WHILE loop? Based on Rob's context of student registrations, let's
assume we're talking about a maximum of 300 iterations per row in
the original tblDates table.
Aug 21 '06 #5

P: n/a
Ed Murphy (em*******@socal.rr.com) writes:
What are the pros and cons of relying on such a table vs. using a
WHILE loop? Based on Rob's context of student registrations, let's
assume we're talking about a maximum of 300 iterations per row in
the original tblDates table.
The one risk with a table of numbers is that if you run of numbers, you
will get an incorrect result. That is one reason why I'm reluctant to
use it, if there are alternative solutions. But for a case like this,
when you need to fill up a space, a table of numbers - or dates - is what
you need.

A loop is more complex to program, and easier go wrong. And as a generic
solution, you face scalability problems.

--
Erland Sommarskog, SQL Server MVP, es****@sommarskog.se

Books Online for SQL Server 2005 at
http://www.microsoft.com/technet/pro...ads/books.mspx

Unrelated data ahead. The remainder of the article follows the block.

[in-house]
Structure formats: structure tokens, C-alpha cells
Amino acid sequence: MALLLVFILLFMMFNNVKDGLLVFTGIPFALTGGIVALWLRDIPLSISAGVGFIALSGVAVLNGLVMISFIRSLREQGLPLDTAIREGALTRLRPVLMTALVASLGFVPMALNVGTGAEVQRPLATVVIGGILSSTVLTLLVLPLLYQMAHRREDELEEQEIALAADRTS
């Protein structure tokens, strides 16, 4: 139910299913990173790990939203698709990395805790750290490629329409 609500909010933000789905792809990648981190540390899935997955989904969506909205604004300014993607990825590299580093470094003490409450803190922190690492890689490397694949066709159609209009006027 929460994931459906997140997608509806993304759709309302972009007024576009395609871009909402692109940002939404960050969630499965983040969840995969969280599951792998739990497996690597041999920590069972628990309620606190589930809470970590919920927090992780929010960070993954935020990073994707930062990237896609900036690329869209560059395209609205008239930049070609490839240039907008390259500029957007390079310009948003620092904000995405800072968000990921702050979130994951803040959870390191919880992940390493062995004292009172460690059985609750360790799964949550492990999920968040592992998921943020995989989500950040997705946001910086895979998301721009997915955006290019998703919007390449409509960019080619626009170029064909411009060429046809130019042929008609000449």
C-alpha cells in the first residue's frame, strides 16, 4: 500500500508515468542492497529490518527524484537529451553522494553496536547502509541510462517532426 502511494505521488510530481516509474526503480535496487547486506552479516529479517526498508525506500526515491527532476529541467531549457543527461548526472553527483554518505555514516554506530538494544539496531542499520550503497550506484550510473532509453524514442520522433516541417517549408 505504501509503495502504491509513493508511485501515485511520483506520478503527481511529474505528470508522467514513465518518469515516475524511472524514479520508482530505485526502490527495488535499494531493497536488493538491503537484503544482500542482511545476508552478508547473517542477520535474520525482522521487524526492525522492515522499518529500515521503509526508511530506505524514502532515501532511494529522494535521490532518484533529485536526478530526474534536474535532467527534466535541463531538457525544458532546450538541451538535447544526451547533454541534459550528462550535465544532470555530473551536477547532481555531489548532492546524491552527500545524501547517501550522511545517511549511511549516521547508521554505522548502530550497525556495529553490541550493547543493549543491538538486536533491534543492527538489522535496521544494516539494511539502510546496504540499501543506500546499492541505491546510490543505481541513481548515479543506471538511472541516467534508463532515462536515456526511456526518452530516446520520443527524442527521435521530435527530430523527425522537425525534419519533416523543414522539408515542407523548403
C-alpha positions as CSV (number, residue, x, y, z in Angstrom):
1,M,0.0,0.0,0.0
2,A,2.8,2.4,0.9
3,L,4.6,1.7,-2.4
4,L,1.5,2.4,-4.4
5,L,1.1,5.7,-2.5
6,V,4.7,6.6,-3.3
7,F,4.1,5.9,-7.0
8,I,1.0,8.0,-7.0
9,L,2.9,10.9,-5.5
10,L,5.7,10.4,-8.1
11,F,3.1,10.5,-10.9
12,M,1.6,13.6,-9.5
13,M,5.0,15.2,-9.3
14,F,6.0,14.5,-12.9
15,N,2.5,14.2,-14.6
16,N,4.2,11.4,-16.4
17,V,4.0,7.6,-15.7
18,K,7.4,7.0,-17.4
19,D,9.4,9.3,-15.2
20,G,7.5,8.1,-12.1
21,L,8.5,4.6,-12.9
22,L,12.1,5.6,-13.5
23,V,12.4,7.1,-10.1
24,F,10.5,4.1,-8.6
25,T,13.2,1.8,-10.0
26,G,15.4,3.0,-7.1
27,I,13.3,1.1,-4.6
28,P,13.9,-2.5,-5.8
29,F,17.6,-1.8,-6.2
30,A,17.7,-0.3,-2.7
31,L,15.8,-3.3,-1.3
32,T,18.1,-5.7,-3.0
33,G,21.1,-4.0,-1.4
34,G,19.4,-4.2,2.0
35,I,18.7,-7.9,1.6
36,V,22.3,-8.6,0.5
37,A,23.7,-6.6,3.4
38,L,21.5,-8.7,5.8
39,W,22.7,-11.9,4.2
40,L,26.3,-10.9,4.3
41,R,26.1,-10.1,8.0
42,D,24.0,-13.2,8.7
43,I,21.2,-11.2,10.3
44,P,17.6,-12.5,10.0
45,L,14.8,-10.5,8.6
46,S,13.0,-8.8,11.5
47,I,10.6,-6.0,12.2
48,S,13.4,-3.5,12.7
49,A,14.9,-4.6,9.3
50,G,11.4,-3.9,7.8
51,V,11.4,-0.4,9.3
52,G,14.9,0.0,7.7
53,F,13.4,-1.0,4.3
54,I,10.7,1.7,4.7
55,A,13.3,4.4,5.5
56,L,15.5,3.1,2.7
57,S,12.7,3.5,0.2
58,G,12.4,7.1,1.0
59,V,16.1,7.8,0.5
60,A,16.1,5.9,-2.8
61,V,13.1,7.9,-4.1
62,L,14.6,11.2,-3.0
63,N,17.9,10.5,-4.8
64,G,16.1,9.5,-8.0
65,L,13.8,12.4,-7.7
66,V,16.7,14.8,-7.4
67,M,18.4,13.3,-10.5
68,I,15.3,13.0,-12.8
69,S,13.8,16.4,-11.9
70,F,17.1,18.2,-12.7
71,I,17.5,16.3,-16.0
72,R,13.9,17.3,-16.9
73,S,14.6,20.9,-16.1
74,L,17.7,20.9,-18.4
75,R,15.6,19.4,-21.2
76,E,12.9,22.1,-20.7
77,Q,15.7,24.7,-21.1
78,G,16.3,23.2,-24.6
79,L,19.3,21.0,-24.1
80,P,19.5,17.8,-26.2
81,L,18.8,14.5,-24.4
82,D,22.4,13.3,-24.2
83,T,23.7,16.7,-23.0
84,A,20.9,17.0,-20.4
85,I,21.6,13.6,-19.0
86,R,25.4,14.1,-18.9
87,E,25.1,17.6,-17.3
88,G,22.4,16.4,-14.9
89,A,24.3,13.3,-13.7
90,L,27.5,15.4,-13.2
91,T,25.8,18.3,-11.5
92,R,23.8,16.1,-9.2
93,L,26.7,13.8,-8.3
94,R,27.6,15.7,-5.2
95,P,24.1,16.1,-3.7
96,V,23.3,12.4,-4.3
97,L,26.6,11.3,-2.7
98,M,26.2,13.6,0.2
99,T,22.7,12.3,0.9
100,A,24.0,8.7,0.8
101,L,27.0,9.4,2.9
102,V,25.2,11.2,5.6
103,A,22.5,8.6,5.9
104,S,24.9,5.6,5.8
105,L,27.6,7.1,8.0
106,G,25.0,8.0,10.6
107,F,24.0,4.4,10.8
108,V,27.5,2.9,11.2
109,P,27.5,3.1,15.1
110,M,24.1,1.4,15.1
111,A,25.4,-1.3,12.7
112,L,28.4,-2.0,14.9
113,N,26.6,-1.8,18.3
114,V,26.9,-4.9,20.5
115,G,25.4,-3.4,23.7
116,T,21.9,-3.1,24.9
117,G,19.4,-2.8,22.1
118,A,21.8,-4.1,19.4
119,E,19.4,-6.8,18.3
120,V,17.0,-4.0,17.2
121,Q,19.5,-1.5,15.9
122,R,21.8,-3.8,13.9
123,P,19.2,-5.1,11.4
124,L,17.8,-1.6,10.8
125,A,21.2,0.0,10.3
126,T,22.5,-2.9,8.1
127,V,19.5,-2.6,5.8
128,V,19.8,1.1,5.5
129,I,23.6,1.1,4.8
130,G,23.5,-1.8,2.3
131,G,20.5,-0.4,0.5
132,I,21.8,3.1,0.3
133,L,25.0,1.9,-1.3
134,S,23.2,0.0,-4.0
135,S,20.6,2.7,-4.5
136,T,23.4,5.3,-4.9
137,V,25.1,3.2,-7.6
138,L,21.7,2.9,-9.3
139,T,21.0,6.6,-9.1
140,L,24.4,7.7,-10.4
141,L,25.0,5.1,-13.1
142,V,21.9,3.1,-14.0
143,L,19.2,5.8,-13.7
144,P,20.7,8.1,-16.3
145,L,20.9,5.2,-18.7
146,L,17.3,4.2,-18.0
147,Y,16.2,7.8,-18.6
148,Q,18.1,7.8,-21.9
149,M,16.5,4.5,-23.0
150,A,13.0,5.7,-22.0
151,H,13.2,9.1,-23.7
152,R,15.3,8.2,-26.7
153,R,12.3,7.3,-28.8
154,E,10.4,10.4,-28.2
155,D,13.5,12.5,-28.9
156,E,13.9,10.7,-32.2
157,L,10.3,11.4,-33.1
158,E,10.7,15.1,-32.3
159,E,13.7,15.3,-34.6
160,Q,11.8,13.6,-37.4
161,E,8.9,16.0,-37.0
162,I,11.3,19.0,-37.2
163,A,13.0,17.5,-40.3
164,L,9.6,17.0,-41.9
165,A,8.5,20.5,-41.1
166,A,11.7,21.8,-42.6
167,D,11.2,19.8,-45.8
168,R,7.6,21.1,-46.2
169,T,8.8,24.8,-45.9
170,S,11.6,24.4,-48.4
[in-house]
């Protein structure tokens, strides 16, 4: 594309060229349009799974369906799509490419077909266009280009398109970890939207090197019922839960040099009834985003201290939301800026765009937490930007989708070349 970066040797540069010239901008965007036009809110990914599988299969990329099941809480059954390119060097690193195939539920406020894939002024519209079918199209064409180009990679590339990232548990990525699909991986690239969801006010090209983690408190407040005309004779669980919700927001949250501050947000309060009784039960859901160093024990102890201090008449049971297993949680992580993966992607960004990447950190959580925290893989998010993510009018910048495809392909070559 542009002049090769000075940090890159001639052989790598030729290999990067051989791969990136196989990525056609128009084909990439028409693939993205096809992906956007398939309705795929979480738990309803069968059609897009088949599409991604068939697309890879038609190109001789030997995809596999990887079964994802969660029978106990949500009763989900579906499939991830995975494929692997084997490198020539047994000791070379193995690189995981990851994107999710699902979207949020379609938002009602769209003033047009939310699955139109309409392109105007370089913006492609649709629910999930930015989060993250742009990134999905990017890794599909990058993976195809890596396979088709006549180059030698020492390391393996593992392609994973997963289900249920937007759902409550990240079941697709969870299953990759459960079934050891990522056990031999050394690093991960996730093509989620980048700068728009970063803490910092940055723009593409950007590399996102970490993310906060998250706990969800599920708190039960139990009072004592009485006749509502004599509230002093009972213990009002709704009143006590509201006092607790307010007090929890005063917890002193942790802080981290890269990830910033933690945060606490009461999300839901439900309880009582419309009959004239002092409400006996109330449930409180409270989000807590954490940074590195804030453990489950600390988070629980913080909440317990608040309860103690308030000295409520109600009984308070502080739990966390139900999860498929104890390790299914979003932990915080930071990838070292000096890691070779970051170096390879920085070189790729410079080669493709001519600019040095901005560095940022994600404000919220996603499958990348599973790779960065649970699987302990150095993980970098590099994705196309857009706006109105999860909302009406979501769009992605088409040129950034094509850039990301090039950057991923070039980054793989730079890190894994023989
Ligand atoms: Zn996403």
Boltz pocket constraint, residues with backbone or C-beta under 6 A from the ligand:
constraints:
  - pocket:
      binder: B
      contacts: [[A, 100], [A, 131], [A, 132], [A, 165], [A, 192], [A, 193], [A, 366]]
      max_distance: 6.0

Books Online for SQL Server 2000 at
http://www.microsoft.com/sql/prodinf...ons/books.mspx
Aug 21 '06 #6

P: n/a
On Mon, 21 Aug 2006 08:05:49 +0000 (UTC), Erland Sommarskog
<es****@sommarskog.sewrote:
>Ed Murphy (em*******@socal.rr.com) writes:
>What are the pros and cons of relying on such a table vs. using a
WHILE loop? Based on Rob's context of student registrations, let's
assume we're talking about a maximum of 300 iterations per row in
the original tblDates table.

The one risk with a table of numbers is that if you run of numbers, you
will get an incorrect result. That is one reason why I'm reluctant to
use it, if there are alternative solutions. But for a case like this,
when you need to fill up a space, a table of numbers - or dates - is what
you need.

A loop is more complex to program, and easier go wrong.
I disagree, but then I have somewhat more experience with imperative
than functional programming. Consider:

x = first_date